- What is Primsol (trimethoprim) and how does it work?
- What are the uses for Primsol (trimethoprim)?
- What are the side effects of Primsol (trimethoprim)?
- What is the dosage for Primsol (trimethoprim)?
- Which drugs or supplements interact with Primsol (trimethoprim)?
- Is Primsol (trimethoprim) safe to use during pregnancy or while breastfeeding?
- What else should I know about Primsol (trimethoprim)?
What is Primsol (trimethoprim) and how does it work?
Primsol is a synthetic (man-made) antibiotic that interferes with the production of tetrahydrofolic acid, a chemical that is necessary in order for bacteria and human cells to produce proteins. Trimethoprim inhibits production of tetrahydrofolic acid by inhibiting the enzyme responsible for making tetrahydrofolic acid from dihydrofolic acid. Primsol inhibits the bacterial enzyme more than the human enzyme. Therefore, Primsol has less effect on the production of tetrahydrofolic acid by humans. Because of the frequent development of resistance to Primsol, it is more effective when combined with another antibiotic, sulfamethoxazole (Azo-Gantanol), and is rarely used alone.
What brand names are available for trimethoprim?
- Primsol is the brand name for trimethoprim available in the US.
- Trimpex and Proloprim are brand names that have been discontinued in the US.
Is Primsol (trimethoprim) available as a generic drug?
Do I need a prescription for Primsol (trimethoprim)?
What are the uses for Primsol (trimethoprim)?
- Primsol is used for the treatment of uncomplicated urinary tract infections (UTI) due to susceptible bacteria such as Escherichia coli, Proteus mirabilis, Klebsiella pneumoniae, Enterobacter species, and coagulase-negative Staphylococcus species, including S. saprophyticus.
What are the side effects of Primsol (trimethoprim)?
The most common side effects associated with Primsol involve the gastrointestinal (GI) tract, such as:
- Loss of appetite
- Abdominal pain
- Abnormal taste
- Swelling of the tongue
Other important side effects are:
Rarely, the skin rash can progress to peeling or blistering. Some patients have photosensitivity reactions, that is, they develop skin rashes on parts of their body that are exposed to the sun.
Serious side effects include:
- Serious allergic reactions
- Exfoliative dermatitis
- Stevens-Johnson syndrome
- Cholestatic jaundice
- C. Difficile diarrhea
Primsol may cause anemia due to a deficiency of folic acid. The anemia usually is mild and resolves when the Primsol is stopped. Patients who are folate-deficient, such as malnourished, alcoholic, geriatric, or pregnant females, may be at greater risk for developing anemia with Primsol. Warning signs of anemia include white or bluish fingernails and unusual tiredness and weakness. Prolonged therapy can result in low platelet counts, low white blood cell counts, and other toxic effects on the blood cells.
What is the dosage for Primsol (trimethoprim)?
- The usual dose is 100 mg every 12 hours or 200 mg every 24 hours for 10 days.
- As with all antibiotics, it is important to complete the entire course of Primsol even if symptoms improve early during therapy.
- Persons with kidney diseases may need to receive lower doses since diseased kidneys may not eliminate Primsol adequately from the body, and levels of Primsol may increase in the body and lead to side effects.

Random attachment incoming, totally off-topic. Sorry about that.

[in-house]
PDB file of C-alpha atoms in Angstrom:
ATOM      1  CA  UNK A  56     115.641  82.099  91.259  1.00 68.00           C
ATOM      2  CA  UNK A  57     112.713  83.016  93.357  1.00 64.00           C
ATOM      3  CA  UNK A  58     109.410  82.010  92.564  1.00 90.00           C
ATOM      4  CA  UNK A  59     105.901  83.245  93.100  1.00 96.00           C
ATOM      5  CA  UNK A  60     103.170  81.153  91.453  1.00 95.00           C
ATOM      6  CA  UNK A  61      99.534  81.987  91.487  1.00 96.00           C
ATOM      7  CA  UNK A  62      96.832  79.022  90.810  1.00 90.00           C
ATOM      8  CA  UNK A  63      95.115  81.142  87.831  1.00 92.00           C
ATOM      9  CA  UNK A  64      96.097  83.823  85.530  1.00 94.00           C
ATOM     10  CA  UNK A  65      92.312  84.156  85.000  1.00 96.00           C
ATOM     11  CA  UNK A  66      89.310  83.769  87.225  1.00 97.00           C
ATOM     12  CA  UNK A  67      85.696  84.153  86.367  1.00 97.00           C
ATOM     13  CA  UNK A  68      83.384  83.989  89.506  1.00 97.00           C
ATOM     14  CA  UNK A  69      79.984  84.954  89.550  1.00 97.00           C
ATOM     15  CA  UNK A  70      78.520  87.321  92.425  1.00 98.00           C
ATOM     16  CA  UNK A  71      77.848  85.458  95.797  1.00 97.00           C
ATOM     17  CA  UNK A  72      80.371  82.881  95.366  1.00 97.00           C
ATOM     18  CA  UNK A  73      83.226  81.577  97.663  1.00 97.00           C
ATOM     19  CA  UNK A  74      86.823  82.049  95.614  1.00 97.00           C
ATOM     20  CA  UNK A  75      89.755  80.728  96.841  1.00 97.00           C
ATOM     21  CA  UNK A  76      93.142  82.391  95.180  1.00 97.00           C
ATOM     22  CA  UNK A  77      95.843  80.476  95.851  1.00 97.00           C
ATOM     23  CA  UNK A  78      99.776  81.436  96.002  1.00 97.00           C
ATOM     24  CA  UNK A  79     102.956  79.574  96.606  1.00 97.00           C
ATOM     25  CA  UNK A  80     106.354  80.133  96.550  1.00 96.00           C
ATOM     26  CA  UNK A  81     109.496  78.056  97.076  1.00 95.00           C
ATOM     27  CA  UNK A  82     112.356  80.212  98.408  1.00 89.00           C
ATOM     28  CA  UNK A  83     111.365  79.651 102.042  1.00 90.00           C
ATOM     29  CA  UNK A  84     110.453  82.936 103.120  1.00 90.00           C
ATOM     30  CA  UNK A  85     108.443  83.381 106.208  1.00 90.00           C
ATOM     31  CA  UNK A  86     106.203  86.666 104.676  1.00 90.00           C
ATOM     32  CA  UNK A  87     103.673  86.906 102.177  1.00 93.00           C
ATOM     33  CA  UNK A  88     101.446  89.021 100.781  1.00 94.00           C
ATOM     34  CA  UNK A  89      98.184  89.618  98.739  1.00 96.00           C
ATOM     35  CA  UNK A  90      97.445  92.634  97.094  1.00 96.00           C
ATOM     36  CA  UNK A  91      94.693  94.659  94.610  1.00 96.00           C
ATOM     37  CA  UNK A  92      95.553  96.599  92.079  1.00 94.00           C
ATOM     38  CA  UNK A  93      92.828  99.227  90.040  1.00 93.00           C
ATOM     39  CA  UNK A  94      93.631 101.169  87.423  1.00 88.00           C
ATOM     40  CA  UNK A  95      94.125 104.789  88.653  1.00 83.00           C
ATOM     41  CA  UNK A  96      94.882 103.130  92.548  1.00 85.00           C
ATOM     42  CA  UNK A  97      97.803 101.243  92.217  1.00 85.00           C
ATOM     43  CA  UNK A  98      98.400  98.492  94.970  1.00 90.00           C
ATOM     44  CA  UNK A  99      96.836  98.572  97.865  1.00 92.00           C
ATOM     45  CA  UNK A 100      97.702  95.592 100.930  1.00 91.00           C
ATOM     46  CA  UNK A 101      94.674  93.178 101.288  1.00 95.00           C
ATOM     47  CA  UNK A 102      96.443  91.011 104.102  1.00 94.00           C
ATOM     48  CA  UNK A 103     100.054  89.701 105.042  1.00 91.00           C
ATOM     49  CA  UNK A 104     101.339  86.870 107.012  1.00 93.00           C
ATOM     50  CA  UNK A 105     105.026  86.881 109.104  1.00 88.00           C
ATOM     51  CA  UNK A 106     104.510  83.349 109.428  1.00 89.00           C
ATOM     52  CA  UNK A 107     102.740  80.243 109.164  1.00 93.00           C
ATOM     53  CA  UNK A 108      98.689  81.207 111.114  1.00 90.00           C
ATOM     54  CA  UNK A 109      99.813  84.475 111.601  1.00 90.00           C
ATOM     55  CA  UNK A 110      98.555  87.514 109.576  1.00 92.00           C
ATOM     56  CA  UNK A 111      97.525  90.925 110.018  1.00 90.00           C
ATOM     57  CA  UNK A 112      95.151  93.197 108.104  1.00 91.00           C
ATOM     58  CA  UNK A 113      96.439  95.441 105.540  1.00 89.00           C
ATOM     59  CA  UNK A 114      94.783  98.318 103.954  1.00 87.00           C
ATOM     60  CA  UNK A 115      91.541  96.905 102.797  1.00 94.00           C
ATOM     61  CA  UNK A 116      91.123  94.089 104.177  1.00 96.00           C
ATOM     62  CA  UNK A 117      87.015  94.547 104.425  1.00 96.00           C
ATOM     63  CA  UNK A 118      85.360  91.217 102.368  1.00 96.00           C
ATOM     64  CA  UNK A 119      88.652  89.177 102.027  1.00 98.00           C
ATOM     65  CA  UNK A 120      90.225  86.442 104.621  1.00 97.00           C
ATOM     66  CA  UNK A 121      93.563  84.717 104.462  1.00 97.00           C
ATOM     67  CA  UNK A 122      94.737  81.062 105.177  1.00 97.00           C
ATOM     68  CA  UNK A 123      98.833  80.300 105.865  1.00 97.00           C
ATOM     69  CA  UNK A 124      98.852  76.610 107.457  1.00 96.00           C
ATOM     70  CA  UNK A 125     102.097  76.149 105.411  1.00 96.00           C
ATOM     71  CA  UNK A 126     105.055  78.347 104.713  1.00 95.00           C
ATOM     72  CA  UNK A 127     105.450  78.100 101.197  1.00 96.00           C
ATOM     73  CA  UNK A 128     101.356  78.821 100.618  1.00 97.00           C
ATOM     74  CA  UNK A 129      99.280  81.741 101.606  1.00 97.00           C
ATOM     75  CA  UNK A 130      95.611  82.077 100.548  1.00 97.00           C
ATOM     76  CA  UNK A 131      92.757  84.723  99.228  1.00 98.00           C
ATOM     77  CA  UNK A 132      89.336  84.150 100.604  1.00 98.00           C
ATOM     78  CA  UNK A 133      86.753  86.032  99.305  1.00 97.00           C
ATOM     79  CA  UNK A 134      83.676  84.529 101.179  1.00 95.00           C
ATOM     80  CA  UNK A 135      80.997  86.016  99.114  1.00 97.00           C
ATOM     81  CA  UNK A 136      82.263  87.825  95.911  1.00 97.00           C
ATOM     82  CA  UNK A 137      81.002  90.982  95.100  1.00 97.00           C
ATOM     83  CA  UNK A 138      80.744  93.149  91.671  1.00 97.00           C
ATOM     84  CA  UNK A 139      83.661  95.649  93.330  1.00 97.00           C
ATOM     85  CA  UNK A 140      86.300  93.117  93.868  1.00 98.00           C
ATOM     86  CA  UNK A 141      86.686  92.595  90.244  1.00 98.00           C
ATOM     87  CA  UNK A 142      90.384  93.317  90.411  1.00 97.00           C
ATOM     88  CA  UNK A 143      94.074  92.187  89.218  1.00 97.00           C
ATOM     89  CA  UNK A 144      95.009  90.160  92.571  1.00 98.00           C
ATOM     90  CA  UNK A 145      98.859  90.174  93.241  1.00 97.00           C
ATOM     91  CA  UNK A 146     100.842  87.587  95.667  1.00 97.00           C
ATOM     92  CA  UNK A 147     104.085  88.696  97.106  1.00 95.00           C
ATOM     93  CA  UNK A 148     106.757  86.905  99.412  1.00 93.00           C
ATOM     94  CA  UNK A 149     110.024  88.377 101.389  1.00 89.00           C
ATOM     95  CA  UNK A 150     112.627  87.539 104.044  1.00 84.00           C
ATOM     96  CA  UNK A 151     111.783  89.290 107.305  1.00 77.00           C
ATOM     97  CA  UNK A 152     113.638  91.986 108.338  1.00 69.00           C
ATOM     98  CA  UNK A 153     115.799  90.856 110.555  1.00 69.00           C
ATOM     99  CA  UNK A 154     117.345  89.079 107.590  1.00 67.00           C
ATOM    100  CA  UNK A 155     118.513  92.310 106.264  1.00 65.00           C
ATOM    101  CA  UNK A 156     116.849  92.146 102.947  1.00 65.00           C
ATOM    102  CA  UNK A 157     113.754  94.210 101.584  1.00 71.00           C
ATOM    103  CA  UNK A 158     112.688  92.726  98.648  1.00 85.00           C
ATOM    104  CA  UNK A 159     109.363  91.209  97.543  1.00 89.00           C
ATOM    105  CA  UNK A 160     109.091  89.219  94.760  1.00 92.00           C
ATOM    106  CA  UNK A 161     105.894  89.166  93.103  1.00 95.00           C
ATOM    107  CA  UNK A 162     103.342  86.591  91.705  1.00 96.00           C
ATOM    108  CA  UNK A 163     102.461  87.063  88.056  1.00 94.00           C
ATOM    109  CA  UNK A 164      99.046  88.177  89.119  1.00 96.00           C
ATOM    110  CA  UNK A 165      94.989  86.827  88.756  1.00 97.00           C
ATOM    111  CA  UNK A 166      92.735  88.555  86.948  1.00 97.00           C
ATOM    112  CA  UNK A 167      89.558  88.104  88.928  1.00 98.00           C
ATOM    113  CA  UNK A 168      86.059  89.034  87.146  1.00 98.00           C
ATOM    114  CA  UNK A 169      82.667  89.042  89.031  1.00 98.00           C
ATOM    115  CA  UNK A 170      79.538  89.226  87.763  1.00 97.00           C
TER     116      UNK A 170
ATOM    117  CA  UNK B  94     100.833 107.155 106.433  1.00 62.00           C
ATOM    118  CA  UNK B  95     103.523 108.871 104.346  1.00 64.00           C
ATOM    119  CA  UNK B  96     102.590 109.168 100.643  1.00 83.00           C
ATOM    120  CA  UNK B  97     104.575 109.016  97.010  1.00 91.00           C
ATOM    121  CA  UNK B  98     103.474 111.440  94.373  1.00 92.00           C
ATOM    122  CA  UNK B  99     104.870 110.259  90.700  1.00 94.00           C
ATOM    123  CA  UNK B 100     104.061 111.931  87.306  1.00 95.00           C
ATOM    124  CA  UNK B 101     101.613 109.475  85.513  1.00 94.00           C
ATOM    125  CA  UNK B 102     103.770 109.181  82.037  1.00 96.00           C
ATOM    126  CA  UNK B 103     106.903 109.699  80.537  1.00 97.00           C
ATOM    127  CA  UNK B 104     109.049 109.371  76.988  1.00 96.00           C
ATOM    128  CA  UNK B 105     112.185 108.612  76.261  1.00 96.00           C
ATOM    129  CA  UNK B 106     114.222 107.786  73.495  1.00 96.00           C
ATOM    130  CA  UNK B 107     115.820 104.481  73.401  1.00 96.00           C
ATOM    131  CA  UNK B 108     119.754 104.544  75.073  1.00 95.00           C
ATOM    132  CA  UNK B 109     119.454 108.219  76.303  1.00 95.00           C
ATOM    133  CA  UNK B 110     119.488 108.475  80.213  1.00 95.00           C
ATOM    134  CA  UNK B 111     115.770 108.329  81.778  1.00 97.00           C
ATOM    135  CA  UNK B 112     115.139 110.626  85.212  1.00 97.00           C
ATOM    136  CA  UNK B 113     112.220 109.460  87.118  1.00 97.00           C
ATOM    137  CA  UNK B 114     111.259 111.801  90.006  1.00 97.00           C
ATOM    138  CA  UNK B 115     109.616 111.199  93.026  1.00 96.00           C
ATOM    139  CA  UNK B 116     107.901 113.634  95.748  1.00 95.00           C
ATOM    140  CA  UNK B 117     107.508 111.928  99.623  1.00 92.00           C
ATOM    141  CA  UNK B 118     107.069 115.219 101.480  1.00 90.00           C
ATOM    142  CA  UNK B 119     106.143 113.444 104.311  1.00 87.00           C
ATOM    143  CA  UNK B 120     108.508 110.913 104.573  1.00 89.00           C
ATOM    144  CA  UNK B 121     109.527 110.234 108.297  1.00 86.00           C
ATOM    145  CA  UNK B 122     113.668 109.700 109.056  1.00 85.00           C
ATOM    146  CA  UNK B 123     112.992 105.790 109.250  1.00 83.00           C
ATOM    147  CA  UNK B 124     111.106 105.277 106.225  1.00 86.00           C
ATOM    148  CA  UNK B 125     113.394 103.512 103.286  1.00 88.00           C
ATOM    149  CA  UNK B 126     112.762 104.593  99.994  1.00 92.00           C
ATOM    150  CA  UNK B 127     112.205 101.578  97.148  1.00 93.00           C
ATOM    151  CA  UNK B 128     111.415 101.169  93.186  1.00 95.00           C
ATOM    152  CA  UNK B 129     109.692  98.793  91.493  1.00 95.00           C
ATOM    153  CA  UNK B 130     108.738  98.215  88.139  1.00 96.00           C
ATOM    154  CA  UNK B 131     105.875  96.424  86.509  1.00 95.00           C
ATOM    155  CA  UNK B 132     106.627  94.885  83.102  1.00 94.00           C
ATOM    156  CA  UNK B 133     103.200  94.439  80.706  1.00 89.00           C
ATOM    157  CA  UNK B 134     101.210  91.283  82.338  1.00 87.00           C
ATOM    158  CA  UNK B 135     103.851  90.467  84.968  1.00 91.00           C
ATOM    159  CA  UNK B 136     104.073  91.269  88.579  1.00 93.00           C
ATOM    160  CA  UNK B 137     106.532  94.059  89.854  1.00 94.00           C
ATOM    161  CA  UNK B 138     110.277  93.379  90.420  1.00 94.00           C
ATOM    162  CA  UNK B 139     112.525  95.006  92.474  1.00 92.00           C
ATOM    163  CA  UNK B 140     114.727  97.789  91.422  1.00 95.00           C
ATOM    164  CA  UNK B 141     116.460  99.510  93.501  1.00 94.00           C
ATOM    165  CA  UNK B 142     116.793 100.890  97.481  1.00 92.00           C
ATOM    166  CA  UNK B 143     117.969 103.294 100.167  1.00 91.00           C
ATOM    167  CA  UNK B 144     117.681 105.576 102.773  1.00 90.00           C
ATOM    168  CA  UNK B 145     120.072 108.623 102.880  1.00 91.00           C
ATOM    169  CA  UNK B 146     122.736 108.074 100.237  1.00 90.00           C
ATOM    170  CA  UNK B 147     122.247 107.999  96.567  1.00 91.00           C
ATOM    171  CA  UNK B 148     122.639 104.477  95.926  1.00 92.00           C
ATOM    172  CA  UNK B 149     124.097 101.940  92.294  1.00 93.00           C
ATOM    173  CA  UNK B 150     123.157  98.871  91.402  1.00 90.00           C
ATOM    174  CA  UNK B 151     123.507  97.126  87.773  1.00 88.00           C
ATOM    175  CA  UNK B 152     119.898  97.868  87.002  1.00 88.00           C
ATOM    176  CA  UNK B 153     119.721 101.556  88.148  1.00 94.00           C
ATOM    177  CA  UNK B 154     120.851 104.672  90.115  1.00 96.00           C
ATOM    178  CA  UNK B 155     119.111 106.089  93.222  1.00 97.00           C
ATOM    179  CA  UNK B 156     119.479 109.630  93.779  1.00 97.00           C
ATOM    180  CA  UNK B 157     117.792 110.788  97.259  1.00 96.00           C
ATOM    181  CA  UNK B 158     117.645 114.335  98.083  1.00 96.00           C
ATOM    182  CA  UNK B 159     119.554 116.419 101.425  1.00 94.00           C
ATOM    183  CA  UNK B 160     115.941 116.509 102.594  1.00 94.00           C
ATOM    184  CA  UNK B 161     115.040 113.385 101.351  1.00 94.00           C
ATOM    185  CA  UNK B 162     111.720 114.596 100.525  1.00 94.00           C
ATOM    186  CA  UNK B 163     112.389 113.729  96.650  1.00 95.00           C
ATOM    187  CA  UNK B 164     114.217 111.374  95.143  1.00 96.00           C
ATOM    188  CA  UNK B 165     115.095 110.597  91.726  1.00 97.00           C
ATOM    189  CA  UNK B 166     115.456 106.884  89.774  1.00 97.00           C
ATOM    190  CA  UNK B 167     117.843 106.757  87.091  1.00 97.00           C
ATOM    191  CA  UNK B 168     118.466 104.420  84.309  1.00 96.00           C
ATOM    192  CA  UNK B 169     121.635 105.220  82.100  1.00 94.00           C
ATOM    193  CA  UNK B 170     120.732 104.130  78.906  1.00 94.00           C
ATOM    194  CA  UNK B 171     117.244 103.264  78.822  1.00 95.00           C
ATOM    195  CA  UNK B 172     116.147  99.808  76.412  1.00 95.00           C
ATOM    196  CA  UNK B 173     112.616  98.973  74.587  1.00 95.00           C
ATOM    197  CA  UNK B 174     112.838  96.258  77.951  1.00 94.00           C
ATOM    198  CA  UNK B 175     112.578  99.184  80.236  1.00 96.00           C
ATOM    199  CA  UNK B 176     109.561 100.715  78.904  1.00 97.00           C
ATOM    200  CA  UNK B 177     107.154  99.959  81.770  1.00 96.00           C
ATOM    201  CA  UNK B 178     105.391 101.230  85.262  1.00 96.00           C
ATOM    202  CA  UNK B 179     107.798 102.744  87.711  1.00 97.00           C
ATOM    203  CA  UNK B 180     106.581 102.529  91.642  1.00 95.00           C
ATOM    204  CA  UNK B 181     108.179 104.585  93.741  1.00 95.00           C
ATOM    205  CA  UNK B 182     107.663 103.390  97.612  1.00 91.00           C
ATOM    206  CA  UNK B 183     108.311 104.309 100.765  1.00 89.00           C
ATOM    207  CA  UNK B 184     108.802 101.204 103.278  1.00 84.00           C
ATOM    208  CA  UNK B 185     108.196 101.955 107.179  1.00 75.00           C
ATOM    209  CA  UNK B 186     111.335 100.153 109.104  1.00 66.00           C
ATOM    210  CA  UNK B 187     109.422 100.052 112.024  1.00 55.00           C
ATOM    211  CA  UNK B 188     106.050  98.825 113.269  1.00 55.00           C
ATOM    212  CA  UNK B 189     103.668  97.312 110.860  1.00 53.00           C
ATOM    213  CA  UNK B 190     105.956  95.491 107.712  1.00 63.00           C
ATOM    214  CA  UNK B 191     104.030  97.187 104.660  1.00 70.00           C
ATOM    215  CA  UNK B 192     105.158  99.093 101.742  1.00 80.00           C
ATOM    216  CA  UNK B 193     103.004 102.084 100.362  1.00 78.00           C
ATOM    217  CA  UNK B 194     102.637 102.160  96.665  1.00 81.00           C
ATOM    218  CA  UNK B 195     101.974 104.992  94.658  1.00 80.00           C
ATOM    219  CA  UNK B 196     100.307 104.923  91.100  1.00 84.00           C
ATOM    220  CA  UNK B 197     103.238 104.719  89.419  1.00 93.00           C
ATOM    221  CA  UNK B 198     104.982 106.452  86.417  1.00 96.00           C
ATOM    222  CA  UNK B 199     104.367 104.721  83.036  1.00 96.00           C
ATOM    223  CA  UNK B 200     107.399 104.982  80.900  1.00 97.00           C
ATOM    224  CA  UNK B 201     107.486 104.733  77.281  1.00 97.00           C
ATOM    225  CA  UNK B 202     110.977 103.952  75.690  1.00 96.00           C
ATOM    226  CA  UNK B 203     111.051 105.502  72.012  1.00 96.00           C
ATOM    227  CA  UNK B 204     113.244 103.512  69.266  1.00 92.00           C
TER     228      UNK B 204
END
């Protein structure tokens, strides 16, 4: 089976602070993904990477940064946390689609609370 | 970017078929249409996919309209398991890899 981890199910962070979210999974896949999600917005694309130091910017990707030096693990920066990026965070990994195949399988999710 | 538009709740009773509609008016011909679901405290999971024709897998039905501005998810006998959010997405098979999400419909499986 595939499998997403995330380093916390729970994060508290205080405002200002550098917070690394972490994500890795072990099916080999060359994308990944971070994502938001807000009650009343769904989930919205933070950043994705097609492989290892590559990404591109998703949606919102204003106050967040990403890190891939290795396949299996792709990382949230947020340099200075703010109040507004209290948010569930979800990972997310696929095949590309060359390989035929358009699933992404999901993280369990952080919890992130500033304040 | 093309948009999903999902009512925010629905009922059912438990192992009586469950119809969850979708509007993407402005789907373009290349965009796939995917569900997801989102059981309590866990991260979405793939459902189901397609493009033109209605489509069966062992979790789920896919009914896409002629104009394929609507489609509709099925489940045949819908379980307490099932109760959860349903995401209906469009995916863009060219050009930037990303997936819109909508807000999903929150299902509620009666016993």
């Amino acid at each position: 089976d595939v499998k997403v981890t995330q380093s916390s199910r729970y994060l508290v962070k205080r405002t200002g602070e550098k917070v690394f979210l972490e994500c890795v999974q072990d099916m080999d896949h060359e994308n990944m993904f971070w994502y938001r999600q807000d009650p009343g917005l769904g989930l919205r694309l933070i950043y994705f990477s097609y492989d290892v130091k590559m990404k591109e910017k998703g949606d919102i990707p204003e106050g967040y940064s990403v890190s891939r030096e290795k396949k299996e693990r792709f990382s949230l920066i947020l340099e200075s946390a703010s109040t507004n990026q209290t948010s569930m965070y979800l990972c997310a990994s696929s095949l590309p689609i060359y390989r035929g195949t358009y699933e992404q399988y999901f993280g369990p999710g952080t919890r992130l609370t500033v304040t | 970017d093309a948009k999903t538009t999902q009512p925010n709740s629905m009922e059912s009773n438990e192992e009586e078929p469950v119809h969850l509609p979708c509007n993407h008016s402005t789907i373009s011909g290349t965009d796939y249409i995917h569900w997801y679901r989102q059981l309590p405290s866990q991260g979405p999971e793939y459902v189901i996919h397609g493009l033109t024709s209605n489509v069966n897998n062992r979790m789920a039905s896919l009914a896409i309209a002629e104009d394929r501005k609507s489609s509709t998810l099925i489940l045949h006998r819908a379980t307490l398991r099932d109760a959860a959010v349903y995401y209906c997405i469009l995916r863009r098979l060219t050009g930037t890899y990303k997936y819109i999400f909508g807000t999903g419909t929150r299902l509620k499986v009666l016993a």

Which drugs or supplements interact with Primsol (trimethoprim)?
- Changes in one patient's mental status occurred when a combination of trimethoprim and sulfamethoxazole was given with amantadine (Symmetrel).
- Blood levels of phenytoin (Dilantin) may be increased by treatment with trimethoprim. This may lead to side effects of phenytoin such as dizziness, and reduced attention.
- Trimethoprim also may increase blood levels of digoxin (Lanoxin) and warfarin (Coumadin, Jantoven) and lead to serious toxic effects.
- Anemia, due to a reduction in folic acid, can occur in persons receiving
trimethoprim in combination with:
- valproic acid (Depakote, Depakote ER, Depakene, Depacon, Stavzor),
- methotrexate (Rheumatrex, Trexall),
- triamterene, or
- The combination of trimethoprim and cyclosporine can increase the risk of kidney damage from cyclosporine. When trimethoprim and dapsone are used together, increased blood concentrations of both drugs can occur, sometimes with side effects that include a toxic condition of the blood called methemoglobinemia.
- Rifampin can increase the elimination of trimethoprim by the kidneys and may reduce the effectiveness of trimethoprim.
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Is Primsol (trimethoprim) safe to use during pregnancy or while breastfeeding?
- Although there are no human studies that have examined the effects of trimethoprim on the fetus, animal studies have shown adverse effects. Therefore, the physician must weigh the potential risks to the fetus against the potential benefits to the mother when considering trimethoprim therapy for pregnant women.
- Trimethoprim is secreted into breast milk in high concentrations. Use of trimethoprim by mothers who are breast-feeding should be avoided.
What else should I know about Primsol (trimethoprim)?
What preparations of Primsol (trimethoprim) are available?
- Tablets: 100 and 200 mg.
- Solution: 50 mg/5 ml
How should I keep Primsol (trimethoprim) stored?
- Tablets should be stored at room temperature, 15 C - 30 C (59 F - 86 F).
When was Primsol (trimethoprim) approved by the FDA?
Primsol (trimethoprim) is a drug prescribed for the treatment of uncomplicated urinary tract infections. Side effects include diarrhea, abdominal pain, abnormal taste, swelling of the tongue. Drug interactions, warnings and precautions, and pregnancy and breastfeeding safety information should be reviewed prior to taking any medication.
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